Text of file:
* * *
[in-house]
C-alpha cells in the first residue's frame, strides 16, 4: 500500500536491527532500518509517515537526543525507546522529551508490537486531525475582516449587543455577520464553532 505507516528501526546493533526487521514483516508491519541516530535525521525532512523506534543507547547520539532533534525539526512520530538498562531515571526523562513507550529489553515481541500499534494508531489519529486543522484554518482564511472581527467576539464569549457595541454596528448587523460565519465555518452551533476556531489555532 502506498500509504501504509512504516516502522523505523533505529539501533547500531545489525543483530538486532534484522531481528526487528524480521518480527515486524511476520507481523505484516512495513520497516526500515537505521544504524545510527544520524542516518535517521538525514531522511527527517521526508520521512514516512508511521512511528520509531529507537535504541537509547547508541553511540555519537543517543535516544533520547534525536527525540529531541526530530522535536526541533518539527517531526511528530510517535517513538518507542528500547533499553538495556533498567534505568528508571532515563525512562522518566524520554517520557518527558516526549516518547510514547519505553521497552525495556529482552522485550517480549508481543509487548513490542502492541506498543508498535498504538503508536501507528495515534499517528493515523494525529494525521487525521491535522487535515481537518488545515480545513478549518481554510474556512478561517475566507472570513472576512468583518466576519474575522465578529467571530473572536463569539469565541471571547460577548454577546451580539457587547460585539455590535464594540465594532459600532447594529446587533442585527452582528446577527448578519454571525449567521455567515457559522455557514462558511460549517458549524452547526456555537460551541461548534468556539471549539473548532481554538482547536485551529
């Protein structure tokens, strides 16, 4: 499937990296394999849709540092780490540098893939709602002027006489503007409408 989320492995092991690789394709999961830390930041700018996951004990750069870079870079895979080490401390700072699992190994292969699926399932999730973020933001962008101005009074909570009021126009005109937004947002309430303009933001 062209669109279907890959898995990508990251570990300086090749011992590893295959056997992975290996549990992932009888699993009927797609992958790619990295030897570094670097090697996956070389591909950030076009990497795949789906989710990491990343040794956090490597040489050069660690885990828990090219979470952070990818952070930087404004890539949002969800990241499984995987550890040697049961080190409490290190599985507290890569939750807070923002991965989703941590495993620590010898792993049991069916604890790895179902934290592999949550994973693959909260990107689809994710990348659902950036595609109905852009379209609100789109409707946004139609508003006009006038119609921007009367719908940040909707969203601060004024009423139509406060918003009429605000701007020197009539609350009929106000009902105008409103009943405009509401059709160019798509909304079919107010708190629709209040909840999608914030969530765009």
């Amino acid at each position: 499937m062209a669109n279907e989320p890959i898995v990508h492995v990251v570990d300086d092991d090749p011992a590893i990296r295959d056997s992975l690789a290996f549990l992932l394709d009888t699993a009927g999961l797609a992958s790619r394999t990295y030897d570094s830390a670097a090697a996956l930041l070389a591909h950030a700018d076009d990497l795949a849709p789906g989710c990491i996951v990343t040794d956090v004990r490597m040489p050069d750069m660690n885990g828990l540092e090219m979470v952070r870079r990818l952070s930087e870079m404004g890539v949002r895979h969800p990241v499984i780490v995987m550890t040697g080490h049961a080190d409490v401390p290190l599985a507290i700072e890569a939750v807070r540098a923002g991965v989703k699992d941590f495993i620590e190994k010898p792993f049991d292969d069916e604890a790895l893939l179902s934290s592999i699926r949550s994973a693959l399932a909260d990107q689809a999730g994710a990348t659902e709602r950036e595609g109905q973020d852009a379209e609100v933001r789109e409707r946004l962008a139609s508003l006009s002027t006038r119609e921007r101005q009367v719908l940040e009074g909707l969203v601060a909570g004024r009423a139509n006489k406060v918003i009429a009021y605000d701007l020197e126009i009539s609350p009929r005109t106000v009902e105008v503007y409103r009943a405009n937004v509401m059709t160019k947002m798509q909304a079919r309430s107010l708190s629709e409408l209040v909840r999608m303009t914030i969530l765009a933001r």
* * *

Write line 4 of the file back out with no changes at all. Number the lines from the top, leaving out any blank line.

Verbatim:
């Amino acid at each position: 499937m062209a669109n279907e989320p890959i898995v990508h492995v990251v570990d300086d092991d090749p011992a590893i990296r295959d056997s992975l690789a290996f549990l992932l394709d009888t699993a009927g999961l797609a992958s790619r394999t990295y030897d570094s830390a670097a090697a996956l930041l070389a591909h950030a700018d076009d990497l795949a849709p789906g989710c990491i996951v990343t040794d956090v004990r490597m040489p050069d750069m660690n885990g828990l540092e090219m979470v952070r870079r990818l952070s930087e870079m404004g890539v949002r895979h969800p990241v499984i780490v995987m550890t040697g080490h049961a080190d409490v401390p290190l599985a507290i700072e890569a939750v807070r540098a923002g991965v989703k699992d941590f495993i620590e190994k010898p792993f049991d292969d069916e604890a790895l893939l179902s934290s592999i699926r949550s994973a693959l399932a909260d990107q689809a999730g994710a990348t659902e709602r950036e595609g109905q973020d852009a379209e609100v933001r789109e409707r946004l962008a139609s508003l006009s002027t006038r119609e921007r101005q009367v719908l940040e009074g909707l969203v601060a909570g004024r009423a139509n006489k406060v918003i009429a009021y605000d701007l020197e126009i009539s609350p009929r005109t106000v009902e105008v503007y409103r009943a405009n937004v509401m059709t160019k947002m798509q909304a079919r309430s107010l708190s629709e409408l209040v909840r999608m303009t914030i969530l765009a933001r």